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Details of Grant 

EPSRC Reference: EP/H007458/1
Title: The impact of spectrin-lipid interactions on membrane biophysics
Principal Investigator: Petrov, Dr PG
Other Investigators:
Winlove, Professor CP Moger, Professor J
Researcher Co-Investigators:
Project Partners:
Department: Physics
Organisation: University of Exeter
Scheme: Standard Research
Starts: 17 June 2010 Ends: 30 September 2013 Value (£): 454,595
EPSRC Research Topic Classifications:
Cells Complex fluids & soft solids
Surfaces & Interfaces
EPSRC Industrial Sector Classifications:
Related Grants:
Panel History:
Panel DatePanel NameOutcome
02 Oct 2009 Physical Sciences Panel- Physics Announced
Summary on Grant Application Form
The membrane of the cell has a remarkable structure that ensures the optimal cell shape and elastic properties during its lifetime. The shape and elasticity of the cell are of crucial importance to its biological functions, and many diseases have been related to abnormalities in membrane function (both as a cause or a result of the disease). Therefore it is of primary importance to understand the factors controlling the mechanical properties and functions of cell membranes. The cell membrane consists of a double layer of different types of lipids, which are underlined by a regular mesh-like protein network attached to the lipid membrane via special protein junctions. The underlying protein network is built primarily of the protein spectrin which is able to form long filaments. However, little is known about the interactions between spectrin and the lipids forming the membrane. In this project, we set out to identify the primary lipid binding to spectrin, and how this interaction affects the elastic properties of the lipid membrane. As the cell membrane consists of several hundred different lipid types, we will investigate how the interactions between spectrin the the lipids could change the lipid distribution along the membrane, and whether spectrin is able to assemble small patches of lipids enriched in a particular lipid species. Finally, we will investigate how the membrane electrical properties and permeability to solutes are affected by the attachment of spectrin molecules. Our research will help understanding the cell membrane structure and functions in detail and show possible ways in which the protein membrane skeleton is able to change the behaviour of the membrane. This work may also lead to the discovery of a new type of artificial membranes, whose mechanical properties may be varied by incorporating different proteins. In the longer term, it will clarify some membrane abnormalities associated with serious and life-threatening diseases.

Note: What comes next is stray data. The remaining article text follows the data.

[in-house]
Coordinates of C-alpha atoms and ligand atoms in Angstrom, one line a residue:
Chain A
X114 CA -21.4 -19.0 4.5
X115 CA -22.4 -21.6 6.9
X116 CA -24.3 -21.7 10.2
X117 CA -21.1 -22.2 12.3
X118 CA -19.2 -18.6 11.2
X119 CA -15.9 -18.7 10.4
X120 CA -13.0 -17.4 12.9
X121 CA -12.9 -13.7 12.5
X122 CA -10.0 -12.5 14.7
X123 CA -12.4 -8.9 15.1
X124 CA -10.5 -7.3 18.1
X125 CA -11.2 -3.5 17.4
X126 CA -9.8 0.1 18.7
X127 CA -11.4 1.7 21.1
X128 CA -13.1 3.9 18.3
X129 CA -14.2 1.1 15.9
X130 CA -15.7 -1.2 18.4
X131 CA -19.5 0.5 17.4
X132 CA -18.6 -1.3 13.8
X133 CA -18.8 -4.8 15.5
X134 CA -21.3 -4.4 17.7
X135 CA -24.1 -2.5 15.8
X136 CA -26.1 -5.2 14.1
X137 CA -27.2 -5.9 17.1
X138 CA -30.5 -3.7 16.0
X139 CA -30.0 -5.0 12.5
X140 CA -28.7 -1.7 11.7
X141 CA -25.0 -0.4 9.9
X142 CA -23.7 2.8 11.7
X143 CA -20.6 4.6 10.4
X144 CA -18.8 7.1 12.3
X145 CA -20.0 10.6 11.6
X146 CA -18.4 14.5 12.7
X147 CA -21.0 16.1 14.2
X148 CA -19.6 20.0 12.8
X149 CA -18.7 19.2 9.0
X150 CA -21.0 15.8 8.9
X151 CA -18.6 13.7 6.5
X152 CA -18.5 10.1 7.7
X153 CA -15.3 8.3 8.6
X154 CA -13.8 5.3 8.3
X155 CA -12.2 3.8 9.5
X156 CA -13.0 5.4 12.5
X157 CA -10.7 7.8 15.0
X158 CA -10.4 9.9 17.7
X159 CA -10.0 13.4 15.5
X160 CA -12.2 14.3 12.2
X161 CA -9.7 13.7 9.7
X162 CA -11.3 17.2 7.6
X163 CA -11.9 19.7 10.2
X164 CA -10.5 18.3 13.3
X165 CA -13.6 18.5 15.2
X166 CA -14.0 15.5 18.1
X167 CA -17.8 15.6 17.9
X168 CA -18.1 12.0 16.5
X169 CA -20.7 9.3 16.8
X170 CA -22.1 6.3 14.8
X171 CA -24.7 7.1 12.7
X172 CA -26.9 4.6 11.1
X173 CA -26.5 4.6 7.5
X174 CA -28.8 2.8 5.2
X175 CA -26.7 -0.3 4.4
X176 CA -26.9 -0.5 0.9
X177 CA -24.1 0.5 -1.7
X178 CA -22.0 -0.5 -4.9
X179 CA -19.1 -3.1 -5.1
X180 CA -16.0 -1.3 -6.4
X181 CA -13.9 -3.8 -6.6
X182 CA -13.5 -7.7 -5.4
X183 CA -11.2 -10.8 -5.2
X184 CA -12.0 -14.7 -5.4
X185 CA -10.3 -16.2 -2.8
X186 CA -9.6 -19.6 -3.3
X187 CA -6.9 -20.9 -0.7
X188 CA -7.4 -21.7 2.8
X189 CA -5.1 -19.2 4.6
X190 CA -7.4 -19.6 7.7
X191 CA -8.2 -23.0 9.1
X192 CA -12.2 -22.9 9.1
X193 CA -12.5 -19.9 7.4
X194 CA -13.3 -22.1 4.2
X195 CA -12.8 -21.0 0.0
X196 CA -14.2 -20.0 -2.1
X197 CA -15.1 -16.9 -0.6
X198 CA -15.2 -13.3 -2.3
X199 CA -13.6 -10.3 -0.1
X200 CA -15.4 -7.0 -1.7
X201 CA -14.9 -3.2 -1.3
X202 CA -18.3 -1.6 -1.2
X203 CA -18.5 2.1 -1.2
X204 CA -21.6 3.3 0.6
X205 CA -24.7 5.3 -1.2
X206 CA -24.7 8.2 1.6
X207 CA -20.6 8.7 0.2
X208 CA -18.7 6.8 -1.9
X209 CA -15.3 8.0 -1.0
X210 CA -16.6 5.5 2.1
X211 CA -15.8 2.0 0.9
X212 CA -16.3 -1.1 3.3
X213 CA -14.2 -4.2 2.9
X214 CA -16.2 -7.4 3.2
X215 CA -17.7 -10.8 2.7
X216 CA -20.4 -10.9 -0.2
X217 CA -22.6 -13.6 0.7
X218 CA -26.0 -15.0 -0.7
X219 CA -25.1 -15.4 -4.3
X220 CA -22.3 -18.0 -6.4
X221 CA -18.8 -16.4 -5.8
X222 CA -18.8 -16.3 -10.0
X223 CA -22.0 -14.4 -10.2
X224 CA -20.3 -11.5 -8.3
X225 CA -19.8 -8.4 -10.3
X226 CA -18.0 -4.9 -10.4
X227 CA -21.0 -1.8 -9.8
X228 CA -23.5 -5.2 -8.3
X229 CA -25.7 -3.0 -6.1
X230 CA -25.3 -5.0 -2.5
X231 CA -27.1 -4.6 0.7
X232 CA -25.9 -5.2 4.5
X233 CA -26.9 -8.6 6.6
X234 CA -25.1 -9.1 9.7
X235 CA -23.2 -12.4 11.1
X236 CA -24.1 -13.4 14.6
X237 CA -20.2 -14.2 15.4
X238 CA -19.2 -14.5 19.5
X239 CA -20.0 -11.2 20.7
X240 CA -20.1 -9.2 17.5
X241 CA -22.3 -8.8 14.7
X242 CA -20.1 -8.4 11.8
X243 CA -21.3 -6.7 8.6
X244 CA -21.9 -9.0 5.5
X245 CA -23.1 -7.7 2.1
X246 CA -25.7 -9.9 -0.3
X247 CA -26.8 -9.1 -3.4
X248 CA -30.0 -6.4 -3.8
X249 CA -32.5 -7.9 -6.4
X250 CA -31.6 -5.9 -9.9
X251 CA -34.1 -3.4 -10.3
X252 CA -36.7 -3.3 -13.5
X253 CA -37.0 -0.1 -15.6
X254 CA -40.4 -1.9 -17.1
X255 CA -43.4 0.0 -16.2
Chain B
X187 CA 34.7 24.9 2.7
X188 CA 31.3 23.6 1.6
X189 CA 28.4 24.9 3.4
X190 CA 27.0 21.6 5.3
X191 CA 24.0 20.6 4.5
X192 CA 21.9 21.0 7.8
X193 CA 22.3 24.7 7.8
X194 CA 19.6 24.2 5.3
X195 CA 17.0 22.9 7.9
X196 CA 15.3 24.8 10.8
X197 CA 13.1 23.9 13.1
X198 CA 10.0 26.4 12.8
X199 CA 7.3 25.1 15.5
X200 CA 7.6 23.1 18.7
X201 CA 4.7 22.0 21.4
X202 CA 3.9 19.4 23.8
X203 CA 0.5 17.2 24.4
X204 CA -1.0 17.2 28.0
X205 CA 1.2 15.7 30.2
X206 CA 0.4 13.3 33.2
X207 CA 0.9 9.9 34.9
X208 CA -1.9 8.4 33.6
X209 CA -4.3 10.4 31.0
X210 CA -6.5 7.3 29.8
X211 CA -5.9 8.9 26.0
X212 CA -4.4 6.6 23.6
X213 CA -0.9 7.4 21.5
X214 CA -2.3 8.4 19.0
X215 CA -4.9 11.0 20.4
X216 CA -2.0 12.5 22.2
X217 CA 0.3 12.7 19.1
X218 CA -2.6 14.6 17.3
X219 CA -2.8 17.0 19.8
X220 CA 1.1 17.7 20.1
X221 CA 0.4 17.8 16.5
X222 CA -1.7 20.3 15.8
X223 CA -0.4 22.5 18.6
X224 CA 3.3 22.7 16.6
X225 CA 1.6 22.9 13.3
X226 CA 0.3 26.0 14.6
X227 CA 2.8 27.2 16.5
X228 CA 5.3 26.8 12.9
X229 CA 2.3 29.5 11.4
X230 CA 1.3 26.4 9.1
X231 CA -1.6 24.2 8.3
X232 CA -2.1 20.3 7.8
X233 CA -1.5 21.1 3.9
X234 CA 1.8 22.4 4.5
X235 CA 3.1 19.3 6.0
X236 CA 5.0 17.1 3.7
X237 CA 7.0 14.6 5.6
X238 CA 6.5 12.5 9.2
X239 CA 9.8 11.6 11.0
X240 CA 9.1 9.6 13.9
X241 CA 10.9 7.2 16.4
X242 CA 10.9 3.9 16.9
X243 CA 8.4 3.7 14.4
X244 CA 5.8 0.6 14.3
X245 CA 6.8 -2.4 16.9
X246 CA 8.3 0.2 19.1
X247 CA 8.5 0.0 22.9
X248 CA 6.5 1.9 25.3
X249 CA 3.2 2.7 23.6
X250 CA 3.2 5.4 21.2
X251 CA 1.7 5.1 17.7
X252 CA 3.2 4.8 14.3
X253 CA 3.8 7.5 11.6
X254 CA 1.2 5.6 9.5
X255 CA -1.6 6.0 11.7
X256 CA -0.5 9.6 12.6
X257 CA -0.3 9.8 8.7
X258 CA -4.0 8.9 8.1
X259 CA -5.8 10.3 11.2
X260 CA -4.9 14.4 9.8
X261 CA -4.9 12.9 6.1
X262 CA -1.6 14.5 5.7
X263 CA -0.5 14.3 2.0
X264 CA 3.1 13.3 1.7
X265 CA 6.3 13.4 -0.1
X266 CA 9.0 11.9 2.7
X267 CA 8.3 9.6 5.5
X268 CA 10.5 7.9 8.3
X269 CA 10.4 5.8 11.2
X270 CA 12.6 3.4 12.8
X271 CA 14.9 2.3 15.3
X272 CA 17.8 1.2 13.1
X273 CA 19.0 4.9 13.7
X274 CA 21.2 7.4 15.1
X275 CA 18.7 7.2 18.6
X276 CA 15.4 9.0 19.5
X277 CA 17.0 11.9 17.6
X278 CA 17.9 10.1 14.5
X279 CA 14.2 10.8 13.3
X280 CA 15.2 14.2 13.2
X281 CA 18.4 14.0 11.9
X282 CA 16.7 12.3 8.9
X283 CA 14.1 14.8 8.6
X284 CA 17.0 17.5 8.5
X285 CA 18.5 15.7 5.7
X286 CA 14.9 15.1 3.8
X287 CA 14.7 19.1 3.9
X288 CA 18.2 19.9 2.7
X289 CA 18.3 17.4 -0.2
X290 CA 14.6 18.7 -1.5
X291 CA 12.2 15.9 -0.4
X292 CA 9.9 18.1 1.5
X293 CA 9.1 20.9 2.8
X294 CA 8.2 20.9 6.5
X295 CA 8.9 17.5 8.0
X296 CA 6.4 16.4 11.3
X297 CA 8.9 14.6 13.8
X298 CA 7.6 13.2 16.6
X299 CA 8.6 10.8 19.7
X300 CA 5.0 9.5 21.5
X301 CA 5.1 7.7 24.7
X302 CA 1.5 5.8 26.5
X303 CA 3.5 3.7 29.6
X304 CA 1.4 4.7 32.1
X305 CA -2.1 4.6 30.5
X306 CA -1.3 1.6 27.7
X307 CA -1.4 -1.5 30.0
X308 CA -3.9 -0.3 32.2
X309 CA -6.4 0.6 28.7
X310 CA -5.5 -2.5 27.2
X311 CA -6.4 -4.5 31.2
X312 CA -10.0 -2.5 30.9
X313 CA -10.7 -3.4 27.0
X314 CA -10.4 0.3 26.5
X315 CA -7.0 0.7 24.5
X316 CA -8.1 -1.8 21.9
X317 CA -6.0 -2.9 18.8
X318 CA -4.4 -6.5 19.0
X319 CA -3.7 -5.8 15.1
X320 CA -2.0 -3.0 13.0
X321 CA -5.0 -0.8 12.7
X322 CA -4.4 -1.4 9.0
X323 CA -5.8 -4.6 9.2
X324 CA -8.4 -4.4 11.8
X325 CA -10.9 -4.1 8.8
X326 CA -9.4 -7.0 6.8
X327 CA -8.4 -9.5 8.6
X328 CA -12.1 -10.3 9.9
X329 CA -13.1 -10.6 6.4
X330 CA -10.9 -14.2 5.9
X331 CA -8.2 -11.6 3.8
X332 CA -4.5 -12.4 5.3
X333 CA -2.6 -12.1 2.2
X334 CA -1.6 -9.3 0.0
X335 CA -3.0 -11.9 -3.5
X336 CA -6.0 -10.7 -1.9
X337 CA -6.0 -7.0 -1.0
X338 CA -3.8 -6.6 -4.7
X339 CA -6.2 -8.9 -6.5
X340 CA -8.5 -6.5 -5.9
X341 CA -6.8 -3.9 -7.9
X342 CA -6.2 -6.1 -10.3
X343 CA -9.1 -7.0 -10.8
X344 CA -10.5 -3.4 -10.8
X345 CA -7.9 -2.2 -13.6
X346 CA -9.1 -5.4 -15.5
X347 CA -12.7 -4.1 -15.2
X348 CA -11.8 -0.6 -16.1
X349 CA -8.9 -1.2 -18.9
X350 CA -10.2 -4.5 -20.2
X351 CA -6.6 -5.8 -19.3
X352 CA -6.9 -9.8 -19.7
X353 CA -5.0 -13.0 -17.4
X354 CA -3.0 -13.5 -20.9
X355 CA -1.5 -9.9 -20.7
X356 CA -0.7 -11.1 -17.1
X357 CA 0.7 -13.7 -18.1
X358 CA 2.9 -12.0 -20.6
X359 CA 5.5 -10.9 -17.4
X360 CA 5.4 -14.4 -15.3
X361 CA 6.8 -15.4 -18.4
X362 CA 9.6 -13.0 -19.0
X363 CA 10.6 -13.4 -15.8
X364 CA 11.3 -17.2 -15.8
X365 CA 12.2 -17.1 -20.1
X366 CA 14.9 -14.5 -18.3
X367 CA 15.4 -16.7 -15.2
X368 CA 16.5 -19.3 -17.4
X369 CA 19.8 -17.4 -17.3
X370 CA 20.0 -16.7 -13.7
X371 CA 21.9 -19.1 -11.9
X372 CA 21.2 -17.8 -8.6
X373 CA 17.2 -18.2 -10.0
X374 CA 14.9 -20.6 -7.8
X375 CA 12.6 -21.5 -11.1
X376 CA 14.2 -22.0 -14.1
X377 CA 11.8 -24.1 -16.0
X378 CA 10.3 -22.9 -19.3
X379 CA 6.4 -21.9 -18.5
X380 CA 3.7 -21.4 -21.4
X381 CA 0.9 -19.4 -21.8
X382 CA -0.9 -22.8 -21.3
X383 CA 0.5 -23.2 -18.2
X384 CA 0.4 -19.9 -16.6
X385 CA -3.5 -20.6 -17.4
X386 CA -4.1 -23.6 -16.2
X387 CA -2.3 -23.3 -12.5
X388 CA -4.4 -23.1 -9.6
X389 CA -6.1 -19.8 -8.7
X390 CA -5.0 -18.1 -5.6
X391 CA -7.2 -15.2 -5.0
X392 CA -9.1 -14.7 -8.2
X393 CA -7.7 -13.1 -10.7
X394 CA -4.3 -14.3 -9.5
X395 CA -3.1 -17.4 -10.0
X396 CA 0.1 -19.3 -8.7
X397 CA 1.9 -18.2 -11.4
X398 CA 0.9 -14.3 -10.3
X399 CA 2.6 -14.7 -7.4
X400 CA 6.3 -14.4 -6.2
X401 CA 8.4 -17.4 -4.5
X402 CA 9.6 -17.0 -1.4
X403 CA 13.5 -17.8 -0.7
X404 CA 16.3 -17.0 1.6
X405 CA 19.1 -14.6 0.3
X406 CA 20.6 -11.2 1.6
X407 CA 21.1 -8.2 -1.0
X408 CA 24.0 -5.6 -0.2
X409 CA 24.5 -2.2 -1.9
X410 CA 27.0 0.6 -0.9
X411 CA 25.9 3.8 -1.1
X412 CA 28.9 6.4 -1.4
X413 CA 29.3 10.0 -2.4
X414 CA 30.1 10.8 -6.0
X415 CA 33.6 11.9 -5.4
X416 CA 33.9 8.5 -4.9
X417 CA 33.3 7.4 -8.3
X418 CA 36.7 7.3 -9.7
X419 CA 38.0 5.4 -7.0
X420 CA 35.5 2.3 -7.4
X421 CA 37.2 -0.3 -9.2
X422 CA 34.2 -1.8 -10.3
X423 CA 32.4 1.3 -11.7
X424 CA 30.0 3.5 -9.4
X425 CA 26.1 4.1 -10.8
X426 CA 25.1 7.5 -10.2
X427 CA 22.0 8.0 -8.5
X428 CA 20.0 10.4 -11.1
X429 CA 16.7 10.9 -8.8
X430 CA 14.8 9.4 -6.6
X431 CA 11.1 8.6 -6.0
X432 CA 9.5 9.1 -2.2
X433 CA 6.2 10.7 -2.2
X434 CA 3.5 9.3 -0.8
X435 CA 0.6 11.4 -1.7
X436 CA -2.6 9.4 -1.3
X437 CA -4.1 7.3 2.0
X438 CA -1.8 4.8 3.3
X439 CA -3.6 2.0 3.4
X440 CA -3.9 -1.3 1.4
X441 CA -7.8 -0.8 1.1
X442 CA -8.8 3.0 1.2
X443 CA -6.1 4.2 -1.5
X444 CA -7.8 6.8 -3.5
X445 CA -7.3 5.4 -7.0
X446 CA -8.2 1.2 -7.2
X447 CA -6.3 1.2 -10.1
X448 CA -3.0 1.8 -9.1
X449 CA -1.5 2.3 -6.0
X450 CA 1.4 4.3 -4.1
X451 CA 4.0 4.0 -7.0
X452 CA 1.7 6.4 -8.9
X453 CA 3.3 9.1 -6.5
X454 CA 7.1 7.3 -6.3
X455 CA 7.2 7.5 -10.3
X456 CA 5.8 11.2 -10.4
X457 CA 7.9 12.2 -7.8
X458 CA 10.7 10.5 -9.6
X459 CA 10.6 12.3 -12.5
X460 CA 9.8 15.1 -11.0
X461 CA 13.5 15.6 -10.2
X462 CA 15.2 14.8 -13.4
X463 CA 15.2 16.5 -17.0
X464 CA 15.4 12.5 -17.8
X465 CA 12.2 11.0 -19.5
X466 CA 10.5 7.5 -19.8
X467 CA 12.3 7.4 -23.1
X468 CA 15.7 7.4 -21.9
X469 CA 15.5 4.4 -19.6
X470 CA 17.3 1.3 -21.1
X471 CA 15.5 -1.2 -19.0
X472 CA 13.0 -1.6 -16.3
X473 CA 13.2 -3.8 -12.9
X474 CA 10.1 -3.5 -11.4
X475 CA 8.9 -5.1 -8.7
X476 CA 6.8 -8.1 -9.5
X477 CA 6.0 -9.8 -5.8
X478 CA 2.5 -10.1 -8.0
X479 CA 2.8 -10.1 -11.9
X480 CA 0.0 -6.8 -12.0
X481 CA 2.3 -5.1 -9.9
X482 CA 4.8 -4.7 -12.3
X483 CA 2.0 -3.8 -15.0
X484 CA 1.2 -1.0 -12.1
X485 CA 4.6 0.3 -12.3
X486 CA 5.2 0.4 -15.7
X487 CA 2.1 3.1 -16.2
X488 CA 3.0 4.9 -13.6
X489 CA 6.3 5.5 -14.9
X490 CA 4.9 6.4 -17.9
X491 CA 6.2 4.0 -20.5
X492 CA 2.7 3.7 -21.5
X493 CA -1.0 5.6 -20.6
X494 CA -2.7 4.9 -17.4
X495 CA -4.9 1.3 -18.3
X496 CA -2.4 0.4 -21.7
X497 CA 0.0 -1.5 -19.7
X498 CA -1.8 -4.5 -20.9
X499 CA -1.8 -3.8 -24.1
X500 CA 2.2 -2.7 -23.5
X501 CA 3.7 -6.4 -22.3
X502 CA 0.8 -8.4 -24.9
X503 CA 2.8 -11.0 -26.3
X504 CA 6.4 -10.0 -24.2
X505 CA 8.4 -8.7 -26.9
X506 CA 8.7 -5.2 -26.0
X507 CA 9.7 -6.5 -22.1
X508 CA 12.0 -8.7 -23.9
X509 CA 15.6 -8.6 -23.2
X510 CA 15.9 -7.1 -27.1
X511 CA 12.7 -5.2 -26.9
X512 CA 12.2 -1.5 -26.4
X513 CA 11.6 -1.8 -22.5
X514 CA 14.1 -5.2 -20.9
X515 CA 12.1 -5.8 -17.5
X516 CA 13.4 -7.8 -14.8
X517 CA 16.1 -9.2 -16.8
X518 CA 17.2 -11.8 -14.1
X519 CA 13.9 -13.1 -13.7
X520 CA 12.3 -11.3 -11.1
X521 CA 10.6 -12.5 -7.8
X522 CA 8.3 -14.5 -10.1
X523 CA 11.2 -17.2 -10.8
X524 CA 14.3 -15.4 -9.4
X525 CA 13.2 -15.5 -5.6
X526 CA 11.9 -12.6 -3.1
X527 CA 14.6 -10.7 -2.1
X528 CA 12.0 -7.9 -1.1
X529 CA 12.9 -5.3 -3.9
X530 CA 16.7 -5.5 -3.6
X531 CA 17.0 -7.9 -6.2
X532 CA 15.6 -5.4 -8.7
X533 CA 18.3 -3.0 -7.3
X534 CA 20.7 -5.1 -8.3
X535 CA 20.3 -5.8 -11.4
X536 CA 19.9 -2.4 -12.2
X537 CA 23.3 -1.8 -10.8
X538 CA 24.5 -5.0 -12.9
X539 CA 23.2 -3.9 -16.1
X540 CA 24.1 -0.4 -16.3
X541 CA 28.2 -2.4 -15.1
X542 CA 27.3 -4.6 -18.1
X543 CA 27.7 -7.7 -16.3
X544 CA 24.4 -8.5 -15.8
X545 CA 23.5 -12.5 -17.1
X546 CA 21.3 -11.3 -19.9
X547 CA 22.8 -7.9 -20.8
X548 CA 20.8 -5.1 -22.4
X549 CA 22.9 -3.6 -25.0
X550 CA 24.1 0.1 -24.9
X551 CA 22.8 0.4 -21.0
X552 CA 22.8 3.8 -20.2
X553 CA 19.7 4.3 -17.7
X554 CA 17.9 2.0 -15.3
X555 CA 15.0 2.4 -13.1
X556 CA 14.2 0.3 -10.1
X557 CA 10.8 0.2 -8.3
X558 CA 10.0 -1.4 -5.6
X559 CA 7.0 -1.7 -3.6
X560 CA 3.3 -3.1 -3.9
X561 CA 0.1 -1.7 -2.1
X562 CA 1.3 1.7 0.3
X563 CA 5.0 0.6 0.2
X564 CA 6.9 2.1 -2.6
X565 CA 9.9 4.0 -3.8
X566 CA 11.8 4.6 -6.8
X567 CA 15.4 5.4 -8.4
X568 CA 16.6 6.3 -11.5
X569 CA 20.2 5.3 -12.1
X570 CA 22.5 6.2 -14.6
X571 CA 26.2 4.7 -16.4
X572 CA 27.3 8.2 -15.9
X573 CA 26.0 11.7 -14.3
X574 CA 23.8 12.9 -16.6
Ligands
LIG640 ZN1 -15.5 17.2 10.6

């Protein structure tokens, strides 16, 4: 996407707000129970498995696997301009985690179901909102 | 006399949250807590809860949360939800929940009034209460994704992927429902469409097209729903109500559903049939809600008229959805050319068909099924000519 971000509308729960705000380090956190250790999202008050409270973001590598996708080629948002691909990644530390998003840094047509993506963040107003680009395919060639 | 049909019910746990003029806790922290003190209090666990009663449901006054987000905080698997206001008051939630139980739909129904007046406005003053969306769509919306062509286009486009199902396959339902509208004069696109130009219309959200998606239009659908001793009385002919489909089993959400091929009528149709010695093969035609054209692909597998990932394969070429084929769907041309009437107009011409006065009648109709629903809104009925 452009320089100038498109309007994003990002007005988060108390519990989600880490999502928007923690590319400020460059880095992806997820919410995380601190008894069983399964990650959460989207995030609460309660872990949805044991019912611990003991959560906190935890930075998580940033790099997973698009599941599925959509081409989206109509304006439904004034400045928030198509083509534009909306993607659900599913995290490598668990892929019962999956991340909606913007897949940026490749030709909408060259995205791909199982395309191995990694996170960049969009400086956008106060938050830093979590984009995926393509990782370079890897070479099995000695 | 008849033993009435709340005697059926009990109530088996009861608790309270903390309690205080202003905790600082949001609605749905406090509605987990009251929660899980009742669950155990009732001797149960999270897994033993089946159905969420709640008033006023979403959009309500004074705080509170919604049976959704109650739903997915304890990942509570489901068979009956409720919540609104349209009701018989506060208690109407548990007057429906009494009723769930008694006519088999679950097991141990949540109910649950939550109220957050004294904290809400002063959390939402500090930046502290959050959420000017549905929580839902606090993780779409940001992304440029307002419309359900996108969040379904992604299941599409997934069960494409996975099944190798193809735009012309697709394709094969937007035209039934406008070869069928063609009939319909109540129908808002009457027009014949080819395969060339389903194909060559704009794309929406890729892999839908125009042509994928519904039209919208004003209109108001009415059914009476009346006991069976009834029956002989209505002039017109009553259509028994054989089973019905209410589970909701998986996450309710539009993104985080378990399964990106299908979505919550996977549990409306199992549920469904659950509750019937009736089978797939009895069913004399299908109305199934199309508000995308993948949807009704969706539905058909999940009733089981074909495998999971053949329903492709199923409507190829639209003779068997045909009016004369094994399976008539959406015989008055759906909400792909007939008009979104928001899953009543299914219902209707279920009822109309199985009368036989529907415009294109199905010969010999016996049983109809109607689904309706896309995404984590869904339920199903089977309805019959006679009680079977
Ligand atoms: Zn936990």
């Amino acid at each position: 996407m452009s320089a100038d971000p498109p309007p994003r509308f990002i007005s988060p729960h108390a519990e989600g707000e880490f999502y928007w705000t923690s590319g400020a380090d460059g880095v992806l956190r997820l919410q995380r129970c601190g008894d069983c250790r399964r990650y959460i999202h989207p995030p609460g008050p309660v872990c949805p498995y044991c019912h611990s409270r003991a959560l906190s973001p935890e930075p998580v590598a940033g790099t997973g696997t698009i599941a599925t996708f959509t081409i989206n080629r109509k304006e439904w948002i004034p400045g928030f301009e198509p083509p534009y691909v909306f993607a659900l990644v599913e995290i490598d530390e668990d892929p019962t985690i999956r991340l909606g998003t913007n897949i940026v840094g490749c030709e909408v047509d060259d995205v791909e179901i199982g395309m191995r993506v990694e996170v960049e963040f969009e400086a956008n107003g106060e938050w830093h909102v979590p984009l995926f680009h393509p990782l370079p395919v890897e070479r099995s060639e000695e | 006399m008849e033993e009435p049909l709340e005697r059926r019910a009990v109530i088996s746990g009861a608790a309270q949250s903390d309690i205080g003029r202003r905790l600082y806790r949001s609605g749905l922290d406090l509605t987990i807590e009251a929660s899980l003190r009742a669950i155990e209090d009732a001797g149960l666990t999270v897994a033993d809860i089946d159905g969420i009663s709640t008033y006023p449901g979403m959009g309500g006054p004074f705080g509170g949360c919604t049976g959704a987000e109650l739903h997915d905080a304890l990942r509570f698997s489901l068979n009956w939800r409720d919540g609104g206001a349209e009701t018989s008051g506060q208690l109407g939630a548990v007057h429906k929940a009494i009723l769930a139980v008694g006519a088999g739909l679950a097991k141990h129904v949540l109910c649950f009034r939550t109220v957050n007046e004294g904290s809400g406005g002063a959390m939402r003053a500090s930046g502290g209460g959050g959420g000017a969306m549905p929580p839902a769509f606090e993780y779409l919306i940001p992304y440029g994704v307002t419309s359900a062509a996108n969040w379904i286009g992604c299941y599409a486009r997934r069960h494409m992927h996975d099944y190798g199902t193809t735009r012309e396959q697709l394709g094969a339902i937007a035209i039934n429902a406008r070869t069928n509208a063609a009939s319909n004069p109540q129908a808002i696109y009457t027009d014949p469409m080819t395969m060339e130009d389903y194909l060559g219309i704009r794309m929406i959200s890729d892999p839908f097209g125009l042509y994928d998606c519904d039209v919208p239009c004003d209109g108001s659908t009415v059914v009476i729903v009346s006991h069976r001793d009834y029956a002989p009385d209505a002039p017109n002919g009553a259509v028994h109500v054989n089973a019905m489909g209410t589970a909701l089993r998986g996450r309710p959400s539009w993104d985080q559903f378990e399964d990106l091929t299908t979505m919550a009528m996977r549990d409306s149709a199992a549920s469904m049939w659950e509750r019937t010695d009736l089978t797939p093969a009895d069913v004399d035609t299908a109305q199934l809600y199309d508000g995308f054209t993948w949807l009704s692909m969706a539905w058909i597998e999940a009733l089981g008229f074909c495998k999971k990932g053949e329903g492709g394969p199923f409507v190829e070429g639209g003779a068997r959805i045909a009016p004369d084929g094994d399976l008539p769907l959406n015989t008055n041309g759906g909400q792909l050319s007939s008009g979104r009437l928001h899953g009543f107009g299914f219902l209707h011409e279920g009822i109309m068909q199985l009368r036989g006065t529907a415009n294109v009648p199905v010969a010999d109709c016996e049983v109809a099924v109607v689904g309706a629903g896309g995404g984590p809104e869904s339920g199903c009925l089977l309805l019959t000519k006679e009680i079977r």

Key Findings
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Date Materialised
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Organisation Website: http://www.ex.ac.uk